Subject: Thế hệ 1.5, 2 với món ăn "Quốc hồn quốc tuý" Print to printer
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Building on Layers of Tradition

By JULIA MOSKIN
Published: April 7, 2009

FRED HUA’S banh mi pho does not look like a cultural revolution. But in its juicy, messy way, it is. Served at Nha Toi in Brooklyn, where he is the chef and owner, banh mi pho is stuffed with the ingredients for pho, the sacred soup of Vietnam: beef scented with star anise and cinnamon, fresh basil and crunchy bean sprouts.

Evan Sung for The New York Times
‘THE GREENPOINT’ Vinh Nguyen with his Polish kielbasa banh mi at Silent H in Brooklyn.
Banh Mi, Unstacked
A fresh baguette with crisp, crackly crust — never tough or dry.
Steamed pork roll (cha lua), seasoned with fish sauce.
Optional: bird chilies or, more often in New York, jalapeños.
Minced barbecued pork (nem nuong) with a sweet glaze.
Pickled carrots and daikon radish (do chua).
Cucumber: thin slices or thick spears.
Ham made with a bit of pig’s ear, for crunch.
Fresh cilantr small, tender sprigs are best.
Pork liver pâté — peppery and spreadable.
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Banh Mi, UnstackedGraphic Banh Mi, Unstacked


Recipe: Daikon and Carrot Pickle (April 8, 2009)
Patrick Andrade for The New York Times
FOR A NEW AUDIENCE Among the sandwiches Thao Nguyen makes with her husband, Michael Huynh, at Baoguette is a spicy Sloppy Bao.
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“I could never get away with this in San Jose,” said Mr. Hua, referring to the city with a large Vietnamese-American community in Northern California, where he grew up. “New York has a history of being open to creative ideas.”
At 31, Mr. Hua is part of a rising generation of American cooks of Vietnamese descent who are tinkering with a once-rigid culinary tradition.

They start by reinventing the banh mi — the classic street-vendor Vietnamese-French sandwich. They are taking it back to its roots with house-cured meats that blend French, Vietnamese and Chinese influences, but also nudging it forward with cross-cultural fillings (Polish sausage), local breads (crisp rolls from Parisi Bakery in Little Italy), and American influences like the sloppy Joe.

“My mother worked so hard to recreate the flavors of Vietnam in America,” said Vinh Nguyen, the 29-year-old owner of Silent H, a few blocks away from Nha Toi. “We are doing it our way, but with respect.”

If you haven’t tried a classic banh mi, imagine all the cool, salty, crunchy, moist and hot contrasts of a really great bacon, lettuce and tomato sandwich. Then add a funky undertone of pork liver and fermented anchovy, a gust of fresh coriander and screaming top notes of spice, sweetness and tang.
Introduced to Vietnam by the French in the early 20th century, the first banh mi (pronounced BUN-mee) were just bread, butter and ham or pâté — the traditional, minimal Parisian sandwich. “Then, the Saigonese made things interesting,” said Andrea Nguyen, a writer and food historian, referring to the riot of garnishes that lifts the sandwich from good to genius. The banh mi popular in America are in the style of Saigon — now Ho Chi Minh City, though most Vietnamese-American families, driven from the country in the 1960s and ’70s, during the war, stick to the old name. Stacked with variations on cured and cooked pork, green herbs, sweet pickled vegetables, sliced chili peppers and at least a swipe of mayonnaise, banh mi are enfolded in a crisp, slim baguette. They are so rich in history, complex in flavor and full of contradictions that they make other sandwiches look dumb.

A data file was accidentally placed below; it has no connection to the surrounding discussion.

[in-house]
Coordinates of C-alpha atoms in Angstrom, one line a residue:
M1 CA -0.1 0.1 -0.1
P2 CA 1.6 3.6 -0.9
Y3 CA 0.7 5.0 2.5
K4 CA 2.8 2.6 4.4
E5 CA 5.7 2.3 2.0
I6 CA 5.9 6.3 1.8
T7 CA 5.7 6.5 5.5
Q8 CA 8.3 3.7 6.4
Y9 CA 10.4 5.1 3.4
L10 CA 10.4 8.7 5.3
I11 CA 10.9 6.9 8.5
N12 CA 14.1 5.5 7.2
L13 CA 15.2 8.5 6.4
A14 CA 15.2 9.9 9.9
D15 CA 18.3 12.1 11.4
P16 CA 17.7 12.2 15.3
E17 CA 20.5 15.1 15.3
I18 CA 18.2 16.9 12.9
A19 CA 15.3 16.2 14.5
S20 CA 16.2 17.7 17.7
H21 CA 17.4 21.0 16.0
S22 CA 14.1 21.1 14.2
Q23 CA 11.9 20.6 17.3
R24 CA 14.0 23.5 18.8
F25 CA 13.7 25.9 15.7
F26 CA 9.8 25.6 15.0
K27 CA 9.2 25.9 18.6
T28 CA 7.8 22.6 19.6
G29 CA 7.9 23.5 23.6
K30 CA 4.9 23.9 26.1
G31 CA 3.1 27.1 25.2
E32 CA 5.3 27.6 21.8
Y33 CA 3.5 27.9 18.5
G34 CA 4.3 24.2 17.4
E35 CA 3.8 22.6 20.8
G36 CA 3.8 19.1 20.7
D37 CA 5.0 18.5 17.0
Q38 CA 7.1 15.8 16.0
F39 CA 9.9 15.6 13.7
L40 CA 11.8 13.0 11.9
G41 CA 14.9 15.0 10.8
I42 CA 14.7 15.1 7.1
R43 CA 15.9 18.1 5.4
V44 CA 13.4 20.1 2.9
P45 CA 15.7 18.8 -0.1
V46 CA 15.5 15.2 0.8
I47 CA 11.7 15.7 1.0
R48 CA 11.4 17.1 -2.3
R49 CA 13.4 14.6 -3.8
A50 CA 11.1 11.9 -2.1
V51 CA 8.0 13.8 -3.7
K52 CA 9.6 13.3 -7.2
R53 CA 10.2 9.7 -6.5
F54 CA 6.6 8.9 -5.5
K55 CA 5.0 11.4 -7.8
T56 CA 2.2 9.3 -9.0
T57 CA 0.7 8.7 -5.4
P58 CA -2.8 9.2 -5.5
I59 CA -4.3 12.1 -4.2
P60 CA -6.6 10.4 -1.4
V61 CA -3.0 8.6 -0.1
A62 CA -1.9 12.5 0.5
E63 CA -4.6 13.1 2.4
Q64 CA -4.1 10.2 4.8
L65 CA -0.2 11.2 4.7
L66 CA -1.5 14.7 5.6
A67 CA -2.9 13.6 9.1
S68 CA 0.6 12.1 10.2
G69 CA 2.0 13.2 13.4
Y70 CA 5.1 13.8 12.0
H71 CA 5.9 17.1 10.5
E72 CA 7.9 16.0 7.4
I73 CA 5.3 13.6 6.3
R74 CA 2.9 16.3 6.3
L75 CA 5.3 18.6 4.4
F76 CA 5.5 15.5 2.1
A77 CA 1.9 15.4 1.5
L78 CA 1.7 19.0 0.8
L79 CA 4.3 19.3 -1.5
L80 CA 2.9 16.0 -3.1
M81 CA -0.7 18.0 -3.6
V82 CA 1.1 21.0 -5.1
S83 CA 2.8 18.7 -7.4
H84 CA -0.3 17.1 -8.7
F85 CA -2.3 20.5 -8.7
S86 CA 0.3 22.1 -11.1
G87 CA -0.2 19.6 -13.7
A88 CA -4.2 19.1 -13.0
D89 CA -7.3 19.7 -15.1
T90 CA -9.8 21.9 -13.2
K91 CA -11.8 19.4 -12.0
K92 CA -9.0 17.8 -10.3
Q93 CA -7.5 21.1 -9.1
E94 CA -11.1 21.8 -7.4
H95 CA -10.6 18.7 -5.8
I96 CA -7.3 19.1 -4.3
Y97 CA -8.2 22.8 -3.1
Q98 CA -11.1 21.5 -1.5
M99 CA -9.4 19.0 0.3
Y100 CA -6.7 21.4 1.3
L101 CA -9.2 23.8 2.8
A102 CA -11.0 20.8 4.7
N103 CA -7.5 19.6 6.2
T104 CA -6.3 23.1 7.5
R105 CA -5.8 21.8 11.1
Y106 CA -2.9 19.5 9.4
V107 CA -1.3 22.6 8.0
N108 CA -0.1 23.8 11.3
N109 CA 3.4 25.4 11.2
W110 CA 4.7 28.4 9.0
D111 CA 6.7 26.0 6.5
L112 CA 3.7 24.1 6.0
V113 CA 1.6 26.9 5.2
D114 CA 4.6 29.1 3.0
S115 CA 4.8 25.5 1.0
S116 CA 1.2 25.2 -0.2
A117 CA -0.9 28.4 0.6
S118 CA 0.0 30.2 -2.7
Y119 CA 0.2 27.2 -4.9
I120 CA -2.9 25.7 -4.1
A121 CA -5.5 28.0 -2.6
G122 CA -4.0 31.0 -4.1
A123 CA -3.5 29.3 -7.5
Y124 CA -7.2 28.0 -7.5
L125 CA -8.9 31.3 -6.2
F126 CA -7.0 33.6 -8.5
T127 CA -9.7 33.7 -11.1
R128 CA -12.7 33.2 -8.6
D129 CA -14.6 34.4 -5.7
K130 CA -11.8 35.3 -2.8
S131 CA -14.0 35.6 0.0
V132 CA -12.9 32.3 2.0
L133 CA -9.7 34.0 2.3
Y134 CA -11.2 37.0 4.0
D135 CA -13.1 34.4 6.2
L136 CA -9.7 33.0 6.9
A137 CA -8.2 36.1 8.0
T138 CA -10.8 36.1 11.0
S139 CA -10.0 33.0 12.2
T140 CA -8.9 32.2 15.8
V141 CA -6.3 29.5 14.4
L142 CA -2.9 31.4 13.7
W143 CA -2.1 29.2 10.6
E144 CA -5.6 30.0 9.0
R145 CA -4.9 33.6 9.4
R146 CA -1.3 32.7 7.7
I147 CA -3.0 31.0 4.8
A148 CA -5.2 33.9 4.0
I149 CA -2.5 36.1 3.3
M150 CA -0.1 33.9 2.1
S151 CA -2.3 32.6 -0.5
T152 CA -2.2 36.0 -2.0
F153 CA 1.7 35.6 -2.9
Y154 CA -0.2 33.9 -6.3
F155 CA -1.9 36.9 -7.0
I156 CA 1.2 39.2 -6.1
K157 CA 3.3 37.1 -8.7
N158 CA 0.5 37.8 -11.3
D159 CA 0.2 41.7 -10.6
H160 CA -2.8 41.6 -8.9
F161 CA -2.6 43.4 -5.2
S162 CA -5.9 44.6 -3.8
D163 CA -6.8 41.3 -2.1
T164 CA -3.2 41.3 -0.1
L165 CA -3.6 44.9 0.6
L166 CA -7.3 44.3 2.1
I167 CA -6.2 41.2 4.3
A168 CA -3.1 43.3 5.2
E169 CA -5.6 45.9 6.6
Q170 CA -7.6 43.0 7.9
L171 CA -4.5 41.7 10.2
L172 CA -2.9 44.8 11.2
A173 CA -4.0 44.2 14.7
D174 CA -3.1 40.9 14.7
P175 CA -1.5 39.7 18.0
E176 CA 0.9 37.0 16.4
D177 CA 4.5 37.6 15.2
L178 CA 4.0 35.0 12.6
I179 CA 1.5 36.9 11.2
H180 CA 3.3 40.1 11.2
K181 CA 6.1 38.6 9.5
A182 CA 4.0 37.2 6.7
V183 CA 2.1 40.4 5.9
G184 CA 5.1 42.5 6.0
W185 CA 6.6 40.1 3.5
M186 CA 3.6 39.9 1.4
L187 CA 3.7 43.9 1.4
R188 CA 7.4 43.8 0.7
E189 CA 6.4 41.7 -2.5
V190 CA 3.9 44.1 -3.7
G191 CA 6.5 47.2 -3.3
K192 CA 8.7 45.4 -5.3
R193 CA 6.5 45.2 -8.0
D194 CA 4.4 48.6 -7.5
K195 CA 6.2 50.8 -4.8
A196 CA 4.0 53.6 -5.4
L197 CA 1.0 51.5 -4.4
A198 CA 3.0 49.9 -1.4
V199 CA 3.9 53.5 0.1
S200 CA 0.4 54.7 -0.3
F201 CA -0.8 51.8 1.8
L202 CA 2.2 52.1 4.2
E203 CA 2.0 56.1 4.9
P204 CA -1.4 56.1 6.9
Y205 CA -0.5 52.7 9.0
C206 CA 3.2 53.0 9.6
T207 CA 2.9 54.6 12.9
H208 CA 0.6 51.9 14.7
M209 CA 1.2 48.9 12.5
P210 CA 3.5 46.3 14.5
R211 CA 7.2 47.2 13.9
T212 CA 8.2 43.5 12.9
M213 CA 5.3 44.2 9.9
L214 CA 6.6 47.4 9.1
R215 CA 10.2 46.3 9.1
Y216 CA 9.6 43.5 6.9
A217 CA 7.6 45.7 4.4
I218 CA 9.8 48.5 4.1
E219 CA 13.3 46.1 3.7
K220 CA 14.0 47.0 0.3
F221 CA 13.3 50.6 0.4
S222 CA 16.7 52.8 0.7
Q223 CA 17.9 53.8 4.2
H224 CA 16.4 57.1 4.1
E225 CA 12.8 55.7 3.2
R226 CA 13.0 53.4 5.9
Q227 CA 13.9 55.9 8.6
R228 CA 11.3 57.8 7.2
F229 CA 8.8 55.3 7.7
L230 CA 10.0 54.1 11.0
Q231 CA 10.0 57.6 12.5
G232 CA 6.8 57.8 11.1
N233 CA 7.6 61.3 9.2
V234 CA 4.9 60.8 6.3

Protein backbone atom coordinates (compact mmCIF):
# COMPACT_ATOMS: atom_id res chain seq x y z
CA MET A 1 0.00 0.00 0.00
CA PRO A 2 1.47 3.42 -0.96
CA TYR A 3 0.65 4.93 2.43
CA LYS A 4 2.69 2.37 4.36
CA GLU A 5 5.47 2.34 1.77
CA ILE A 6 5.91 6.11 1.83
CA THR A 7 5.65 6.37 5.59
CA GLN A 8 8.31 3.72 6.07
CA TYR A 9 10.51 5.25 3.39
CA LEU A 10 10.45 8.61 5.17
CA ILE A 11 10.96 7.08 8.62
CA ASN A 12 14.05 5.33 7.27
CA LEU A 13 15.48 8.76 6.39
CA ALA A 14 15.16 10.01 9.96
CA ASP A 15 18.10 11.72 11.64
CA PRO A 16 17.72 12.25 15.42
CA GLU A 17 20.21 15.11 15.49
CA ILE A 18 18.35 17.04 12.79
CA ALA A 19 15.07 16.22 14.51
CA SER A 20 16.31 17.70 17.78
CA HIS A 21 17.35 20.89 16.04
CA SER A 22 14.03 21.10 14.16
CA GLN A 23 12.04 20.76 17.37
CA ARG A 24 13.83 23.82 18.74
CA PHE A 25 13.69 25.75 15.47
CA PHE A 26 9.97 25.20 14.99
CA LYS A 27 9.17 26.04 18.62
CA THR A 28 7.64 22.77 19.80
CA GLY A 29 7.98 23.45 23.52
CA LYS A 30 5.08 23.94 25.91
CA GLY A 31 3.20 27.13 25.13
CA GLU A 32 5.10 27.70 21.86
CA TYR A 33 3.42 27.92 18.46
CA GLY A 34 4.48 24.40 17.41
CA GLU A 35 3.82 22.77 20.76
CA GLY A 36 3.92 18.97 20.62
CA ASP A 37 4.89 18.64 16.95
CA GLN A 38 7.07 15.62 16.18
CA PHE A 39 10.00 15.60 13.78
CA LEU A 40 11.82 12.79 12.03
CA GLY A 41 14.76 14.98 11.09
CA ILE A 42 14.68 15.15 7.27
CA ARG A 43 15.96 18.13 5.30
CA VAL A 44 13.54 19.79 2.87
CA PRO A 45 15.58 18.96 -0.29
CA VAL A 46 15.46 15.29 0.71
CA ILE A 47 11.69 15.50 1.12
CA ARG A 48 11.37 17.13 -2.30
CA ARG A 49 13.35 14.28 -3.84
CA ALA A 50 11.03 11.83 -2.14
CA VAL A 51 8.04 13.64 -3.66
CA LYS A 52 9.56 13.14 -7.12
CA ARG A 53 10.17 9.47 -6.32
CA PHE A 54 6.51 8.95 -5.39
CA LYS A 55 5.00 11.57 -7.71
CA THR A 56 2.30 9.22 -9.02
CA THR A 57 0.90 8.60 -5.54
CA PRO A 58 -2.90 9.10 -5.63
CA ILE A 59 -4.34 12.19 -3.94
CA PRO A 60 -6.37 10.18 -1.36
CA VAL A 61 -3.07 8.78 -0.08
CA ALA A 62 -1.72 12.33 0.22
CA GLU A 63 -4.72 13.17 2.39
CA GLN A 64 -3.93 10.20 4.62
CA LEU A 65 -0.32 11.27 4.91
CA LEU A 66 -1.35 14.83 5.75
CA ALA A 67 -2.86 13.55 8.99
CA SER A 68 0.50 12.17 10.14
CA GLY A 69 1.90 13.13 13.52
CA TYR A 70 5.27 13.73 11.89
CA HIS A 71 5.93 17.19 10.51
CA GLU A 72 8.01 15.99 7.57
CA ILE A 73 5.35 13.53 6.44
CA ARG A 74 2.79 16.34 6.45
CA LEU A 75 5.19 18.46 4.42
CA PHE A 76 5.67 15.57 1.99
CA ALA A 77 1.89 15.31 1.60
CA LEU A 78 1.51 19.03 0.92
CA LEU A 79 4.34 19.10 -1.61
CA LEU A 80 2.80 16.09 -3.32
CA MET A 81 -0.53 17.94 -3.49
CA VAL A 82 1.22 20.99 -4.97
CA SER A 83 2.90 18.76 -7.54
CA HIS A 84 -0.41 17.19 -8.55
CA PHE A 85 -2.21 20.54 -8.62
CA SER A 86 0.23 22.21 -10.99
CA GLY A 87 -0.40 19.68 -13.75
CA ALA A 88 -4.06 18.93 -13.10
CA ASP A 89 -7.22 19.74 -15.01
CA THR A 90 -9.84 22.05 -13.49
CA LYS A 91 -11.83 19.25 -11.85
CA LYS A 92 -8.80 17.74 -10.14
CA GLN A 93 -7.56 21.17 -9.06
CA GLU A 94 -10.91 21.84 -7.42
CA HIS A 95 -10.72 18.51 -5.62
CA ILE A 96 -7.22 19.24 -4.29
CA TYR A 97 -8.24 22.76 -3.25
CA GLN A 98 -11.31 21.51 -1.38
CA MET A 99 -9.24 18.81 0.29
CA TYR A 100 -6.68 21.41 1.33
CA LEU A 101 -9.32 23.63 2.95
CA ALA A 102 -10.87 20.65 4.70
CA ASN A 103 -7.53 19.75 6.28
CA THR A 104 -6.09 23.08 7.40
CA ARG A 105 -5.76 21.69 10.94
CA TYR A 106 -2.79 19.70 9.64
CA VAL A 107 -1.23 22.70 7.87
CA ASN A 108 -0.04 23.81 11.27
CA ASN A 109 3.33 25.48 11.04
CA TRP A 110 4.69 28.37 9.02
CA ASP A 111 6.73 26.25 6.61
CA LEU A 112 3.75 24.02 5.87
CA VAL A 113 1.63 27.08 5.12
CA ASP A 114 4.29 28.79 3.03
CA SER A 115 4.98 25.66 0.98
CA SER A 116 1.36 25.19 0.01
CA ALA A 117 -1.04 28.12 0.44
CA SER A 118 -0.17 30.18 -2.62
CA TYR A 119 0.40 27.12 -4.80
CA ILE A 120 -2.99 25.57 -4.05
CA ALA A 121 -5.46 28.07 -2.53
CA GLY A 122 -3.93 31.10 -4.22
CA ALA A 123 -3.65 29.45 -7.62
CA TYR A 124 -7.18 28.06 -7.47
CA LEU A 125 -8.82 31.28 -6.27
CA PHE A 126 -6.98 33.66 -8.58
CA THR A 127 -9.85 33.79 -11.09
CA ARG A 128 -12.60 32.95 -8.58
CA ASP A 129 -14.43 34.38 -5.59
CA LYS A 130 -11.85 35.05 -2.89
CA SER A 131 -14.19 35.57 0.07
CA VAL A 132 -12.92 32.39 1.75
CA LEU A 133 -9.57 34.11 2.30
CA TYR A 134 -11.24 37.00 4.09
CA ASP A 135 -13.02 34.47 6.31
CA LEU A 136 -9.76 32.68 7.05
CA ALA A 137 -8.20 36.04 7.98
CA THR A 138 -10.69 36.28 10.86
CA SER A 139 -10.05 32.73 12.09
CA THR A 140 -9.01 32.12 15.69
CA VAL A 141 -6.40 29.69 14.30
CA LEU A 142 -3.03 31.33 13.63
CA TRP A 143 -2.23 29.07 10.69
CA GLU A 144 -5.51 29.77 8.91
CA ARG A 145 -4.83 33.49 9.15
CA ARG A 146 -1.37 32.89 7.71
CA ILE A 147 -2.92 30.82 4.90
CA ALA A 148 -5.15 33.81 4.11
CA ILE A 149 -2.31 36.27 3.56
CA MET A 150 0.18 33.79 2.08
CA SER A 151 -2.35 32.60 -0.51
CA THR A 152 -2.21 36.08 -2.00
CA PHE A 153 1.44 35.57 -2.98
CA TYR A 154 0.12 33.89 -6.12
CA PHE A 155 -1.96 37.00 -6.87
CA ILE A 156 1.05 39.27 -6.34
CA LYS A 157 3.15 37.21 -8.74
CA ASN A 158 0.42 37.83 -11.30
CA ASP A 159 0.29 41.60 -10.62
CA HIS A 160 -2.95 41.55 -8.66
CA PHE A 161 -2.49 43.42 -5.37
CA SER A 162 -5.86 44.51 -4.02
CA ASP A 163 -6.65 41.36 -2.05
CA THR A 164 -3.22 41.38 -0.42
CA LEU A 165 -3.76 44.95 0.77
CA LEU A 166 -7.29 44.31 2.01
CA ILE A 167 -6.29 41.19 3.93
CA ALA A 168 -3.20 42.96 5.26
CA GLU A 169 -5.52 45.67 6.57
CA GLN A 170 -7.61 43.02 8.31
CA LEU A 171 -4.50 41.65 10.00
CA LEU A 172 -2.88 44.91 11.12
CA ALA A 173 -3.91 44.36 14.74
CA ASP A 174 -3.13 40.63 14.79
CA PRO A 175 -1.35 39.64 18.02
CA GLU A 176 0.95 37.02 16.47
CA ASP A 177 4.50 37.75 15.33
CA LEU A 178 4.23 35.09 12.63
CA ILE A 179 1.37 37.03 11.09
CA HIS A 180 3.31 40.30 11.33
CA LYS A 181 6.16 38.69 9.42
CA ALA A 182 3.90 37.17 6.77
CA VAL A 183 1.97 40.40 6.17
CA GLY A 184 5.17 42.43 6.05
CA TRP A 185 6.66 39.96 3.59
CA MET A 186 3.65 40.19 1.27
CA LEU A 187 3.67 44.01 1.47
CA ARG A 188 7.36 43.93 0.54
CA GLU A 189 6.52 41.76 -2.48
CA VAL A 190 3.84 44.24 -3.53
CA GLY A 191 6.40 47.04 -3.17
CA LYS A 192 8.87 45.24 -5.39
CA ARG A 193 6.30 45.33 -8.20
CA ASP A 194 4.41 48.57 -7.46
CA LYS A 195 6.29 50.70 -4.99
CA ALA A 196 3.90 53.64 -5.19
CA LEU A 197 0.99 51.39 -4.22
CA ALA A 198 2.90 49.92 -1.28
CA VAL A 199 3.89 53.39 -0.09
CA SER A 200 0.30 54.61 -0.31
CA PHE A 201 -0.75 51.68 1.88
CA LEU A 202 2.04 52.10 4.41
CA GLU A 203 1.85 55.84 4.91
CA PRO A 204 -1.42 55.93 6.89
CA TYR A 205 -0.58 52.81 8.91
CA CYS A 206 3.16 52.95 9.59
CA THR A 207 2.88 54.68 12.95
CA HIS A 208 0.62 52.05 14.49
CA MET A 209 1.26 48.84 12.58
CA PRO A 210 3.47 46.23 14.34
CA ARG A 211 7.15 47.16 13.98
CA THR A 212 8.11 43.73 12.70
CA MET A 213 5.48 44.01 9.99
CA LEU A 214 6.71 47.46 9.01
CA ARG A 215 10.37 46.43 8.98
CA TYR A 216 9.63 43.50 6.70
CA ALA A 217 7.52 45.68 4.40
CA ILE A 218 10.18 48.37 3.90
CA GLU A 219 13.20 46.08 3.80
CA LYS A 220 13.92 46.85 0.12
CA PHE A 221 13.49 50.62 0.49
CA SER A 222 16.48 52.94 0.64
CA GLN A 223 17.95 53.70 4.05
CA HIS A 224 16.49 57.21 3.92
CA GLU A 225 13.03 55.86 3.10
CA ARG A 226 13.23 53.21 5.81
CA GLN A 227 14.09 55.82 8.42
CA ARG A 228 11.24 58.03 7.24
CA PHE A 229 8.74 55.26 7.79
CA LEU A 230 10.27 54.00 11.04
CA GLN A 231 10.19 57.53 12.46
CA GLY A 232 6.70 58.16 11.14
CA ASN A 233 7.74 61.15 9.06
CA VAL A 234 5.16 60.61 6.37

“In Vietnam, eating banh mi is all about the meats, which the vendors make themselves — and the bread,” said Cathy Danh, who grew up in San Diego and writes about living and eating in Vietnam on her blog, “When banh mi came to America, they became supersized, with lots of fillings.”
Young Vietnamese-Americans have long experience adapting the banh mi to local conditions. “When I was in college in New Orleans, the Vietnamese kids would buy a po’ boy baguette, pull out the inside, put on liverwurst and Creole sausage and Miracle Whip,” said Julie Luong, a Houston native. “We all had pickles that our mothers sent us, and that was our banh mi.”

In New York, chefs are obsessing about precisely how to slice the cucumber, whether the carrot-daikon pickle should be crinkle-cut or julienned, and how to make the sandwich ever better, richer, spicier and bigger. “I think we’re the only ones using both butter and mayonnaise,” said Ratha Chau, the chef and a co-owner of Num Pang, a new sandwich shop in Greenwich Village. “And of course it’s a chili mayonnaise and garlic butter, and we toast the bread with the garlic butter first so that the outside is crisp and the inside moist.” At An Choi, which just opened on the Lower East Side, Tuan Bui, the 34-year-old co-owner, adds caramelized onions to the traditional filling of shredded roast chicken. He may be the first on the East Coast to serve the upscale delicacy banh mi thit heo quay — stuffed with banquet-style roast pork belly and slivers of crunchy pork skin.

New York has a relatively small Vietnamese population compared with hubs like Houston, Washington and the San Gabriel Valley in California, and it took a long time for even basic banh mi to arrive in the city in earnest. Now they can be found in all of New York’s Chinatowns, in Manhattan, Brooklyn and Queens. One of the best places in Manhattan, Banh Mi Saigon Bakery, is tucked into the back of a jewelry shop and another, Sau Voi Corp., does much of its business in cigarettes, lottery tickets and music CDs. In Sunset Park in Brooklyn, where more Vietnamese families live, bright shops like Thanh Da and Ba Xuyen are dedicated to banh mi and have the freshest bread.


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